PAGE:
In the Philippines, there are considerable legal, moral and cultural traditions arguing for a more socially responsive commercial ethics. Dr Teehankee has furthered our understanding of the alternatives to the ‘shareholder value’ perspective. His critical realist action research and advocacy work outlines this shift in perspective towards humanistic ethics, in which corporations are encouraged to maximise their contributions to the ‘common good,’ and to nurture the human development of their workforces. Dr Teehankee works to embed ‘humanistic corporate governance’ and ‘humanistic management’ in business-school curricula, where ‘shareholder value’ doctrines traditionally hold sway. He has successfully lobbied for recognition of the broader interests of society in Philippine corporate regulation.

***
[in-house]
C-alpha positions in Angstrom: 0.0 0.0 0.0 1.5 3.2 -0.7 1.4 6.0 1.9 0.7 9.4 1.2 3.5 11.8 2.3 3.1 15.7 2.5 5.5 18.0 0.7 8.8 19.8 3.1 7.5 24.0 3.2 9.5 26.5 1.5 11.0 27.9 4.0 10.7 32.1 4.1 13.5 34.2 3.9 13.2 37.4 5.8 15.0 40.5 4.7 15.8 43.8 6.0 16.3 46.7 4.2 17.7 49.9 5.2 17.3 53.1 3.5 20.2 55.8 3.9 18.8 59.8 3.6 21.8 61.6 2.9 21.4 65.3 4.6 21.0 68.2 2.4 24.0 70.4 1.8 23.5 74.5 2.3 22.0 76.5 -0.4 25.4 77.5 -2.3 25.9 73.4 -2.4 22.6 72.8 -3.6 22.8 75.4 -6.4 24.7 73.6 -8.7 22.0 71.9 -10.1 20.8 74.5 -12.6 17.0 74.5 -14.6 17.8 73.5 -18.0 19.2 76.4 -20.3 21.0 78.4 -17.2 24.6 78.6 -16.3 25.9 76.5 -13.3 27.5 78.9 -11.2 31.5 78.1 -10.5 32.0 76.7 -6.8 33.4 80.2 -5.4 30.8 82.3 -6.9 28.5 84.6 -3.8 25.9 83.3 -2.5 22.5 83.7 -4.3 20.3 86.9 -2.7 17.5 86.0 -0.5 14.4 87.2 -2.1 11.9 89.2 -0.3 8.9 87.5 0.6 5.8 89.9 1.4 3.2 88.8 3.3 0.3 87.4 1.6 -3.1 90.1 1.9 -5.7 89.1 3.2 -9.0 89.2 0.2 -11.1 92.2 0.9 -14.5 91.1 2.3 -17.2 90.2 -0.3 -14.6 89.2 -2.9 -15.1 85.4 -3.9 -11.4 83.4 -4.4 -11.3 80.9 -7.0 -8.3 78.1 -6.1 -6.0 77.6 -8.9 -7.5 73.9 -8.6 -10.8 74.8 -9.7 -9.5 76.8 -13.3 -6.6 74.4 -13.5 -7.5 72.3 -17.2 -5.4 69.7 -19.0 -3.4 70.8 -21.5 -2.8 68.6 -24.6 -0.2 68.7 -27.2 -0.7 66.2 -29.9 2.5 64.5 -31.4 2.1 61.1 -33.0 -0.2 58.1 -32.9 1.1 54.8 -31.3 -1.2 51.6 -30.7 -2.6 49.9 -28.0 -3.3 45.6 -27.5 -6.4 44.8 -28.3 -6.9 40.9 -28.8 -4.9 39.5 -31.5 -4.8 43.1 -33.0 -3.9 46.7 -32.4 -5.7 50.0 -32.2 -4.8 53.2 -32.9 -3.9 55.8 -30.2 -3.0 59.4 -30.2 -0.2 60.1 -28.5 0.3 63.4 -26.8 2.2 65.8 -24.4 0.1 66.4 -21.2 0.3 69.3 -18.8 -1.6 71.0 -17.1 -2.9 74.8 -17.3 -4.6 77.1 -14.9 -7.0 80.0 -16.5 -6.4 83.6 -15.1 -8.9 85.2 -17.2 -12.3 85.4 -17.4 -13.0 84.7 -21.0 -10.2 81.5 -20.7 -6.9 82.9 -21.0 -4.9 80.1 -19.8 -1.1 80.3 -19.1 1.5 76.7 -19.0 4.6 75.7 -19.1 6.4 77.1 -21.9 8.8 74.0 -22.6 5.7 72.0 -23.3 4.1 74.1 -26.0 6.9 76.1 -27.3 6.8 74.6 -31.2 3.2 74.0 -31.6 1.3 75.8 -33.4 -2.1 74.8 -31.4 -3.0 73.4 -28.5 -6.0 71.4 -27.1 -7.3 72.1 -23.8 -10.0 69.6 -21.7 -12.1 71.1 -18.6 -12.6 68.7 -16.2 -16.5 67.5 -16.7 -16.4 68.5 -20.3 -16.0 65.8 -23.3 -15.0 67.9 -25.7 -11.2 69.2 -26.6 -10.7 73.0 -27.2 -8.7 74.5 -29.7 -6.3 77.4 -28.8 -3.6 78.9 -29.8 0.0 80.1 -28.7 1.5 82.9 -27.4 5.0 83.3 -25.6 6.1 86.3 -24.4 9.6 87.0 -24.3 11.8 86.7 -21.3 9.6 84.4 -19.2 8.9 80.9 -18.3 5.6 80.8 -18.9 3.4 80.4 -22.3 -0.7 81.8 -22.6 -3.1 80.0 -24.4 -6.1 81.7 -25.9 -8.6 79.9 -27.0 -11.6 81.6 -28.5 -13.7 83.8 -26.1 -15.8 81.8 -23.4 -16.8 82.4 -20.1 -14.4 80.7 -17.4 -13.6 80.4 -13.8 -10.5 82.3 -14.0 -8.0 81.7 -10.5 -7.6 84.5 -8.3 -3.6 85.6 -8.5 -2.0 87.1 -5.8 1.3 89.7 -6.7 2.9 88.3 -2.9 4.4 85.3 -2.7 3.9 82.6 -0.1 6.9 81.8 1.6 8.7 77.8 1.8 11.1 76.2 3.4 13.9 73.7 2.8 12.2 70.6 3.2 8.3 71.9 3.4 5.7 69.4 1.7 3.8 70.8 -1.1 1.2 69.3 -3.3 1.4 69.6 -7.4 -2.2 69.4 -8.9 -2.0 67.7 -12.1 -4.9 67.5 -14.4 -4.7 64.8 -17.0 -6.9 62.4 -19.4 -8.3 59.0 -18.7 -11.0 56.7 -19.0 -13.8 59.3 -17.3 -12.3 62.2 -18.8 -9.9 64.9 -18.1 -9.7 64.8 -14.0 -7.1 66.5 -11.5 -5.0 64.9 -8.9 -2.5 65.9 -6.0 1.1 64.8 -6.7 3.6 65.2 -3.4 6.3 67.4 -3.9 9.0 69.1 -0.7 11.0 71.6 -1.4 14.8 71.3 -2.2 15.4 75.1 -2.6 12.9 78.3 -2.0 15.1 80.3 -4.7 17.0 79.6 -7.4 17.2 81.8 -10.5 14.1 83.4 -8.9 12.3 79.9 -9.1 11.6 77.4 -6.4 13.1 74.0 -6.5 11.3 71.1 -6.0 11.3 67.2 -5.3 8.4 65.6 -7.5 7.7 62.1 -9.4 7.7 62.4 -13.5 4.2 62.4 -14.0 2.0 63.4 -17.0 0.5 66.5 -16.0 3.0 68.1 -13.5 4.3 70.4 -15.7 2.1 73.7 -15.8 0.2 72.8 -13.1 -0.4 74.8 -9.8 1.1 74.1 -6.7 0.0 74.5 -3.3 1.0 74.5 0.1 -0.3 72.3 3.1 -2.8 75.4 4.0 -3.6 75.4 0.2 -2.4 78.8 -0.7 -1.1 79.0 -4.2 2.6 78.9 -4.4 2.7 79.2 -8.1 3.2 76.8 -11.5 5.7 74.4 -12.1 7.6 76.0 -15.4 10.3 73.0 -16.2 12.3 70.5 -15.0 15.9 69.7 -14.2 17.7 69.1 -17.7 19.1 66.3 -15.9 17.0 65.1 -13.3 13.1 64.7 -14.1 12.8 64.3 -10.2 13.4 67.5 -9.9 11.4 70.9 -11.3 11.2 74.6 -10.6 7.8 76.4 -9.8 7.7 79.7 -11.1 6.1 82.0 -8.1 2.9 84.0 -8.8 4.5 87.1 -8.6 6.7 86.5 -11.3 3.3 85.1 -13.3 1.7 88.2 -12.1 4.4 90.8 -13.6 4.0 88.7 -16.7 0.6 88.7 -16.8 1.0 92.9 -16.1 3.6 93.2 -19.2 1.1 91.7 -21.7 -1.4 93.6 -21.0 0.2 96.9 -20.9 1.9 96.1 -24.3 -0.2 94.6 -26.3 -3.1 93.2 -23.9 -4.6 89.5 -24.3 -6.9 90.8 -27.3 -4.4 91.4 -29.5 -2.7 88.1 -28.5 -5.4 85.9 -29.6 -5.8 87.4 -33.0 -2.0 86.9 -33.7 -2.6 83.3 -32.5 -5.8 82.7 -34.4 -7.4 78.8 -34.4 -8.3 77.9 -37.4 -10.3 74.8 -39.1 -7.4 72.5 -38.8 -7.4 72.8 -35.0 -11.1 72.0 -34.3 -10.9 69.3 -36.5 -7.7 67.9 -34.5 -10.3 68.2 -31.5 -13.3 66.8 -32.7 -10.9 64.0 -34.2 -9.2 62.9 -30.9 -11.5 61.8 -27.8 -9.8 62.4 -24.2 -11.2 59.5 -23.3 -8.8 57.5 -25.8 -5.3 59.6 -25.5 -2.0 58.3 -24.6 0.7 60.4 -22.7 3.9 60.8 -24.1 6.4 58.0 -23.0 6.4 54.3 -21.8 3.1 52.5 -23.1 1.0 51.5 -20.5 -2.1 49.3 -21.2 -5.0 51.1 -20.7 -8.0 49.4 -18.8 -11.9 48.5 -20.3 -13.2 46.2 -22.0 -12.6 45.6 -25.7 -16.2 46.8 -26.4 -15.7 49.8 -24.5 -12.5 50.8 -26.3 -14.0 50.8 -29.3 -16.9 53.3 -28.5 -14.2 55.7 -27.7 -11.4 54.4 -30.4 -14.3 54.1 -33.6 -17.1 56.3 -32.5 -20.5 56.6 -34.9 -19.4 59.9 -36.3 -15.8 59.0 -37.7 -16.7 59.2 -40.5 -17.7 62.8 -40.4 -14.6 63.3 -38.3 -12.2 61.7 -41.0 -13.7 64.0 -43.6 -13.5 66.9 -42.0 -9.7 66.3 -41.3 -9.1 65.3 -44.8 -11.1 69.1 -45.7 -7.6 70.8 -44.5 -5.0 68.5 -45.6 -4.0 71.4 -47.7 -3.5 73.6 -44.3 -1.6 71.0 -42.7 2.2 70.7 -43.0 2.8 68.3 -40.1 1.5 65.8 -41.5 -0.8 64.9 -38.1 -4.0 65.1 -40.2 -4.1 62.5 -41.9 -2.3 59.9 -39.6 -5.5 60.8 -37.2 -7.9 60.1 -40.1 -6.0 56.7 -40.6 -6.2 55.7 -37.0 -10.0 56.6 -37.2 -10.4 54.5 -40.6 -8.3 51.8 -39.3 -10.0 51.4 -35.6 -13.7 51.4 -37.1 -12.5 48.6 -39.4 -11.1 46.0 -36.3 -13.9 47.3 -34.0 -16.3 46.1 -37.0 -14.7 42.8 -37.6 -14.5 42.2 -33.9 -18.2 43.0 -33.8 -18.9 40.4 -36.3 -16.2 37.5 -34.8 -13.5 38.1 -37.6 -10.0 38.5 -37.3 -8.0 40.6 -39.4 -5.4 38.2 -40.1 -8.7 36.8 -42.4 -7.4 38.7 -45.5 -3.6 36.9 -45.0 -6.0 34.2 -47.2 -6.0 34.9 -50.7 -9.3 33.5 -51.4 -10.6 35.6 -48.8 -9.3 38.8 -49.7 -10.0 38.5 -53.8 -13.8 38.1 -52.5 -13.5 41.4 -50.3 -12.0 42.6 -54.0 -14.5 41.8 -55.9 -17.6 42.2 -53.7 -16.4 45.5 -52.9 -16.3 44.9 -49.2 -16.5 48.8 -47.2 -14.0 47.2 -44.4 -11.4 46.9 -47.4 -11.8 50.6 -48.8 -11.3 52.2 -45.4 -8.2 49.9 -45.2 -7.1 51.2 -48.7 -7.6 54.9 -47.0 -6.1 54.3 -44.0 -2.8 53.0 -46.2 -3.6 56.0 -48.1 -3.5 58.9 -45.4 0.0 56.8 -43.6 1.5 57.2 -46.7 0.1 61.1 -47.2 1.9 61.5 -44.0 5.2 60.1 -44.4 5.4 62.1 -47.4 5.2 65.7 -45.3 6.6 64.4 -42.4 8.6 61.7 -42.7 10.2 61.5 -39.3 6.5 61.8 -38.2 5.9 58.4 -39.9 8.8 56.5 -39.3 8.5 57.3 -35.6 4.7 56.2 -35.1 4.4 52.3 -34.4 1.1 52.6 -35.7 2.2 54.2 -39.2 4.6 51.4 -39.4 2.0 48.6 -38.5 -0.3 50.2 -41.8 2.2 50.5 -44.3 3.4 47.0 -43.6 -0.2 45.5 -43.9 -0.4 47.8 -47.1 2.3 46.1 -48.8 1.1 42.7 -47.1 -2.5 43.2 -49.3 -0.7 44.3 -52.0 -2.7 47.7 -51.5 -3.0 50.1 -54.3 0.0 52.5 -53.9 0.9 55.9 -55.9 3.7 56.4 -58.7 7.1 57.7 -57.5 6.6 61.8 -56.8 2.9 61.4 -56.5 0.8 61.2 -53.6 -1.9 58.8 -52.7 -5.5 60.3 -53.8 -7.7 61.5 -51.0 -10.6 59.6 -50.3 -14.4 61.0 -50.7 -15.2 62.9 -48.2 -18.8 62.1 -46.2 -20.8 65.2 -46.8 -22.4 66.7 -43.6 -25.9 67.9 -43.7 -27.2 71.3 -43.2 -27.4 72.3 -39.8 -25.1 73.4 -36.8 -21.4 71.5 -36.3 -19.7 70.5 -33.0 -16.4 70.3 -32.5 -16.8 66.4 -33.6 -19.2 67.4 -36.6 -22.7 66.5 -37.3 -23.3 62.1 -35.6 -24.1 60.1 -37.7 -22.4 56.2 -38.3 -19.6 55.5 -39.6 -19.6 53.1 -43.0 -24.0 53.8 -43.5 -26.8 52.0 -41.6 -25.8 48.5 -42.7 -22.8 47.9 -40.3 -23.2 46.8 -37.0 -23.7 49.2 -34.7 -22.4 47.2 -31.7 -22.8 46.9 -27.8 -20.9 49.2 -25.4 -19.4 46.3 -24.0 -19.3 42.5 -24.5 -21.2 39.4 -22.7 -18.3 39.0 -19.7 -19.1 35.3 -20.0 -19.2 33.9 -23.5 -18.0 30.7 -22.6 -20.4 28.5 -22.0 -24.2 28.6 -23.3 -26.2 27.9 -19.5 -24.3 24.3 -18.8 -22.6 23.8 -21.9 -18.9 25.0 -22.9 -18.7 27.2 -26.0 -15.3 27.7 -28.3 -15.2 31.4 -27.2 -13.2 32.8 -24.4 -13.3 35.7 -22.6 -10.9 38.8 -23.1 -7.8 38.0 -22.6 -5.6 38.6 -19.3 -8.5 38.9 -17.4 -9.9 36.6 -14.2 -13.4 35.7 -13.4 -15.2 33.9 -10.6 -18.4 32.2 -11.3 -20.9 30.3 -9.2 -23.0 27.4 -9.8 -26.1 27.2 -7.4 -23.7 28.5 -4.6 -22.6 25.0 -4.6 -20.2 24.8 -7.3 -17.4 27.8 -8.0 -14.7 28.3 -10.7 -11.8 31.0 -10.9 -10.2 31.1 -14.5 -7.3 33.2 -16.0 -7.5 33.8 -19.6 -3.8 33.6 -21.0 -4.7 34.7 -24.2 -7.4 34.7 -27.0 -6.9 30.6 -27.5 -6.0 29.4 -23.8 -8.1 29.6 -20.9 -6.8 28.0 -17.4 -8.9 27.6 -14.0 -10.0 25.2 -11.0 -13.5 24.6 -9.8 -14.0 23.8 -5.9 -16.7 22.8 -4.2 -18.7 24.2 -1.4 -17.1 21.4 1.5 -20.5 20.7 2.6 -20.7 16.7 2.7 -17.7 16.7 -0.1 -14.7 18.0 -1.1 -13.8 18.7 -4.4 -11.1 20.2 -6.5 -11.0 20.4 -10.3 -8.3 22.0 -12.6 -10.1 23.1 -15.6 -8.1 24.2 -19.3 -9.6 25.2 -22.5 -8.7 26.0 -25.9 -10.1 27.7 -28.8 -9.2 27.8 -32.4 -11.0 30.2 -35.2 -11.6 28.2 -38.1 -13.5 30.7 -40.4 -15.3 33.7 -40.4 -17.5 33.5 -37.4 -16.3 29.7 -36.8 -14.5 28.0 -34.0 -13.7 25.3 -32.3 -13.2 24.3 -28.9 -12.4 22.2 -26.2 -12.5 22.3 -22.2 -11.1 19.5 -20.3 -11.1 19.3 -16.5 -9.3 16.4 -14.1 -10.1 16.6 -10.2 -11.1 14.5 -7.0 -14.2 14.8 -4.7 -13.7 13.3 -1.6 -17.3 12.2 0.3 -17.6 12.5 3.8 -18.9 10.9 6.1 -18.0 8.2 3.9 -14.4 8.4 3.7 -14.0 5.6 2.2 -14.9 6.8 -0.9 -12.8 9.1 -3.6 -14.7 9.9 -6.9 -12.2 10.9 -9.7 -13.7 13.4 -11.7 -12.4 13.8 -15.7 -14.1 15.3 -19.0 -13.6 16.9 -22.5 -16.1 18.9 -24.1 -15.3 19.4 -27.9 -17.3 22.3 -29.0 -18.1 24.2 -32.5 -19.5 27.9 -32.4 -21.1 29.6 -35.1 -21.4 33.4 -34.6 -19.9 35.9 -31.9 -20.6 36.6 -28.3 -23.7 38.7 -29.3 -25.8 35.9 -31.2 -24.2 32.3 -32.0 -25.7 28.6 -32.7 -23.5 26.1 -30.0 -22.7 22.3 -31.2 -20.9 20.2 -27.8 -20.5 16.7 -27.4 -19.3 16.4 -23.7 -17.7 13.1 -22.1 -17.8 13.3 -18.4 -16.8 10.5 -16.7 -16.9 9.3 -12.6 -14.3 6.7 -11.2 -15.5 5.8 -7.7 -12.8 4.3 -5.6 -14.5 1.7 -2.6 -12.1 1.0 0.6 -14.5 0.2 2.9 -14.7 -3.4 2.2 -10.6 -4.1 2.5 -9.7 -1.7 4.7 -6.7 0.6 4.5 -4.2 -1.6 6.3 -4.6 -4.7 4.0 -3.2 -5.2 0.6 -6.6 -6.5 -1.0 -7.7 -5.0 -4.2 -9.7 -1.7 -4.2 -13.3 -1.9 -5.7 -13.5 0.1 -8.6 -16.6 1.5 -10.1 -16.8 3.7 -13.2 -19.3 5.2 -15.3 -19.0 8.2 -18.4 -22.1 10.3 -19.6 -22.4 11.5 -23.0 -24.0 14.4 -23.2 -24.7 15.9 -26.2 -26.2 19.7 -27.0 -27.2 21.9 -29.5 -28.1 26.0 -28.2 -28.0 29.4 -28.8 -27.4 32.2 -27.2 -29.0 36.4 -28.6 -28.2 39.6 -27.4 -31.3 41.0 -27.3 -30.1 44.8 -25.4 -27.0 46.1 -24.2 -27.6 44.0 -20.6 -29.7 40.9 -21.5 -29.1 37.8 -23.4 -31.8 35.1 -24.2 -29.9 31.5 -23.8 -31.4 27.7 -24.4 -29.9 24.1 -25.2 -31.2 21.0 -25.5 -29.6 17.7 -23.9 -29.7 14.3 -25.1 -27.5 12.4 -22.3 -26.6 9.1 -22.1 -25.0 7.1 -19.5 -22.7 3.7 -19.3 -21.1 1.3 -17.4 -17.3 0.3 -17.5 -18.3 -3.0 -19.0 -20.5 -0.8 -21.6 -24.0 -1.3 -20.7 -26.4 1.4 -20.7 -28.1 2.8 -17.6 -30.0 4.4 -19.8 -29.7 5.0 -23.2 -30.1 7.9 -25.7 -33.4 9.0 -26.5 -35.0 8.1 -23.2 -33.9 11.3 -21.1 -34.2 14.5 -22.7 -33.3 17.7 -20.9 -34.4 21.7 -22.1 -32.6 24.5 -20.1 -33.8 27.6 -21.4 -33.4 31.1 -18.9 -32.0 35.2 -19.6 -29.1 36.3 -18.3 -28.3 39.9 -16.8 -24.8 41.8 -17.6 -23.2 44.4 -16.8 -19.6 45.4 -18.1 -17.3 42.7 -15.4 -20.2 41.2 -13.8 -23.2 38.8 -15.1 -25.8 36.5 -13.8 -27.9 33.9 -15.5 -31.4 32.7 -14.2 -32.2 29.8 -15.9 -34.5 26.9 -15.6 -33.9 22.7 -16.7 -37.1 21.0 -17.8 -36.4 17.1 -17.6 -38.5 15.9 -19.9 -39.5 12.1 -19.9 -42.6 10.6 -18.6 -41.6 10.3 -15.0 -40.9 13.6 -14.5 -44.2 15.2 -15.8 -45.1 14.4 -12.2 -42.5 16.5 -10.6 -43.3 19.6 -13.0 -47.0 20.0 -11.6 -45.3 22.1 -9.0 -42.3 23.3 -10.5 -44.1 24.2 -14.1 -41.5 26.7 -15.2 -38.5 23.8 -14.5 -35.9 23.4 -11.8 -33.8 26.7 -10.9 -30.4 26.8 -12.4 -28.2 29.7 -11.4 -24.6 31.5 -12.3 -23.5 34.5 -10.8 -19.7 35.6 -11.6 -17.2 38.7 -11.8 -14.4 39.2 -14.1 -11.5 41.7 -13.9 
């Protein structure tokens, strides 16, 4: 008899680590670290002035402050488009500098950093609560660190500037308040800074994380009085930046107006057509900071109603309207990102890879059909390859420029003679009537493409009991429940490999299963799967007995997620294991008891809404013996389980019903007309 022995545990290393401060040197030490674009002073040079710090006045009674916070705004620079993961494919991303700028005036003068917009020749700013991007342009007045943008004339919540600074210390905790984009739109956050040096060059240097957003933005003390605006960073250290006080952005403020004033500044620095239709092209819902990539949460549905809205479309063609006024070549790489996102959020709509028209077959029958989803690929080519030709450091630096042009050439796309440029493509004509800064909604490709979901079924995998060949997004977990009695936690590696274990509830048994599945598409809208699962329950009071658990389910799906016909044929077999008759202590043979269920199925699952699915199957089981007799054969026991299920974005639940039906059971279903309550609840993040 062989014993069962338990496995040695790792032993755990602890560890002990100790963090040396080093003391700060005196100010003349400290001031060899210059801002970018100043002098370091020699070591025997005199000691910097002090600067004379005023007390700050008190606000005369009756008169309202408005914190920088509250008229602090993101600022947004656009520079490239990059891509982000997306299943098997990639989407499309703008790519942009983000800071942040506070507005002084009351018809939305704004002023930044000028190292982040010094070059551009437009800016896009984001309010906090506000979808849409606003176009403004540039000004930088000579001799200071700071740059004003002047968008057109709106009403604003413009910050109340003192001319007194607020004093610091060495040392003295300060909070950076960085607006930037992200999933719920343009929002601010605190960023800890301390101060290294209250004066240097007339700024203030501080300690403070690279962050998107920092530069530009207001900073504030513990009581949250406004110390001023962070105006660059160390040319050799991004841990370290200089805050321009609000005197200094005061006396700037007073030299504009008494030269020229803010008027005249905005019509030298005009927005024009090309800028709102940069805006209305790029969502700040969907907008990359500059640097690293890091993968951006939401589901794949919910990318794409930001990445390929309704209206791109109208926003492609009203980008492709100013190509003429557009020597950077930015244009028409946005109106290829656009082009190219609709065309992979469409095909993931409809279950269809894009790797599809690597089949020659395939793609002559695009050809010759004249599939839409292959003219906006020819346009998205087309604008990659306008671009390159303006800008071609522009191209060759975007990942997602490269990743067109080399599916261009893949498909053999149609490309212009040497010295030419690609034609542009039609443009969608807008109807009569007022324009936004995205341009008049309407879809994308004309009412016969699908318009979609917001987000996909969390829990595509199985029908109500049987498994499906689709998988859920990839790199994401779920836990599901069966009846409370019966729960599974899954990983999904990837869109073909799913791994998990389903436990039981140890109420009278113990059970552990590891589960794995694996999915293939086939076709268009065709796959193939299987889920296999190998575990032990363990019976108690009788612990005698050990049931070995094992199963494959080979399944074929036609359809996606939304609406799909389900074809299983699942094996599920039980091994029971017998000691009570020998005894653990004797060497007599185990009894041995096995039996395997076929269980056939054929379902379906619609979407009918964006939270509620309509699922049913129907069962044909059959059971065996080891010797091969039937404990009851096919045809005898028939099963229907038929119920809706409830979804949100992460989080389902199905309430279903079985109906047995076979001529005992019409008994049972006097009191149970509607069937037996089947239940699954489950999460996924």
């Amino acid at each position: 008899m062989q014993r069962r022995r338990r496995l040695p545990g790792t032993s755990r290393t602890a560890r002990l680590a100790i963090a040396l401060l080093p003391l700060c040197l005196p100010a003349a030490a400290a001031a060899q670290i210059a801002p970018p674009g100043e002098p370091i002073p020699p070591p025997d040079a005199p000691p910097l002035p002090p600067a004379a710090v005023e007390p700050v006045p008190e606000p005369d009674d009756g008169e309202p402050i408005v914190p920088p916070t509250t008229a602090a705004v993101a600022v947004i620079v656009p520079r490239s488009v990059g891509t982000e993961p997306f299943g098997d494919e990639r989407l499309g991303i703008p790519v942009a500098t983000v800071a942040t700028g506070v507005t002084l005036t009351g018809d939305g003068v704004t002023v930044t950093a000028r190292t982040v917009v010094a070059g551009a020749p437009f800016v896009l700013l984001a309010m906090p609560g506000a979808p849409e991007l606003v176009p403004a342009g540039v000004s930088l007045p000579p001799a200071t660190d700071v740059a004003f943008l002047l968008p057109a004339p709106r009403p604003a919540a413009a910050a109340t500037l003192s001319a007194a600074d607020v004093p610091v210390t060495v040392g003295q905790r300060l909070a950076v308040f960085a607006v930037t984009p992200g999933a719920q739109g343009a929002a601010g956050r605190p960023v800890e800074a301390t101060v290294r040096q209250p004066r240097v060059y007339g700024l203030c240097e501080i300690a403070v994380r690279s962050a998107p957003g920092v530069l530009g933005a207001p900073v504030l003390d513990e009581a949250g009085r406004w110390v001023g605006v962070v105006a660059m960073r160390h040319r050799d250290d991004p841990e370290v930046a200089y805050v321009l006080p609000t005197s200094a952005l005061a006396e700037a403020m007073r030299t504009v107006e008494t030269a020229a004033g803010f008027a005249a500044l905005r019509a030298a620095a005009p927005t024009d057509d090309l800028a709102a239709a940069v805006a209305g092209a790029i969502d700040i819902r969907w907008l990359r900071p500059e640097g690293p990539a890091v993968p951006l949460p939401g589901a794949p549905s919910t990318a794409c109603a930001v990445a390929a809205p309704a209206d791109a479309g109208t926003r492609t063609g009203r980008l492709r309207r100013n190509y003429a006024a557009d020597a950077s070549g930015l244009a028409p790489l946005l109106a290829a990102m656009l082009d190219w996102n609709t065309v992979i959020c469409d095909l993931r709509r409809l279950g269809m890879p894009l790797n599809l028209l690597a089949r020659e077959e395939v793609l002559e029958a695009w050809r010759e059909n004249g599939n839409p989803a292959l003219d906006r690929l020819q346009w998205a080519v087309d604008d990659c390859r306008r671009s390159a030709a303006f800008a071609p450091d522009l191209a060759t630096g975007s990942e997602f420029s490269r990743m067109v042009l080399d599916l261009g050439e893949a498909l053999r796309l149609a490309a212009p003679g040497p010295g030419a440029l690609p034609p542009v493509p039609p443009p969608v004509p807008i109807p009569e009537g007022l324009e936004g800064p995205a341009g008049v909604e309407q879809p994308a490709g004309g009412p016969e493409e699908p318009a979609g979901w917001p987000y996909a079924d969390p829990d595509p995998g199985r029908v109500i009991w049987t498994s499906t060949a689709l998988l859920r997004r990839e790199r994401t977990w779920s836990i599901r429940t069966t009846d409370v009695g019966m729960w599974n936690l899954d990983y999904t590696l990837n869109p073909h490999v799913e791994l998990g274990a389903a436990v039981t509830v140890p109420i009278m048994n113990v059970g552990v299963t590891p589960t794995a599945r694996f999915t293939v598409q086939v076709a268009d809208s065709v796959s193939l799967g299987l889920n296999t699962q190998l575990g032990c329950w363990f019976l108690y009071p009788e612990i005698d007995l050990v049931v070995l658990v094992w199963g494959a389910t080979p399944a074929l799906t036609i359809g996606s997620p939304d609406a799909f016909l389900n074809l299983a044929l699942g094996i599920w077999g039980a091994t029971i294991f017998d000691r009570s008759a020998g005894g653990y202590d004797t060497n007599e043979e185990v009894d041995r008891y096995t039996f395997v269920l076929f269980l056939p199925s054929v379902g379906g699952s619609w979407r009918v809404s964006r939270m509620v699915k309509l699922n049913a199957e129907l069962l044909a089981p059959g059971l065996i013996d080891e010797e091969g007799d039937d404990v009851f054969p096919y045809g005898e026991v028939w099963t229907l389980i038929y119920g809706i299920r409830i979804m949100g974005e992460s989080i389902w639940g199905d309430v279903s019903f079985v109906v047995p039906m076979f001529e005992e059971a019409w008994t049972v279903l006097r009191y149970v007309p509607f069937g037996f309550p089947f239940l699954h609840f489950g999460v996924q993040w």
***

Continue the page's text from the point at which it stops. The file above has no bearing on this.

Teehankee’s work focuses on the non-material purposes of business, specifically its obligations to the wider society and its role in the human development
of its workforce.
Dr Teehankee advocates that businesses have a social responsibility to the communities they serve and neighbour. Firms must consider the environmental implications of their operations; they should foster high standards of employee welfare and design products and services that adhere to the spirit, and not just to the letter of the law. Dr Teehankee notes the importance of the boards of corporations setting strong humanistic and socially responsible policies and ethics. Specifically, this involves a holistic decision-making and policy-setting approach that considers the needs of all stakeholders (Fig. 1). Senior leaders must then role model the desired standards and behaviours, so they embed an ethical and socially responsible approach into the culture of the organisation. The significant corporate scandals of recent times, such as Enron and WorldCom, demonstrate how corporate governance practices are subject to mismanagement unless a socially responsible culture exists organisation-wide.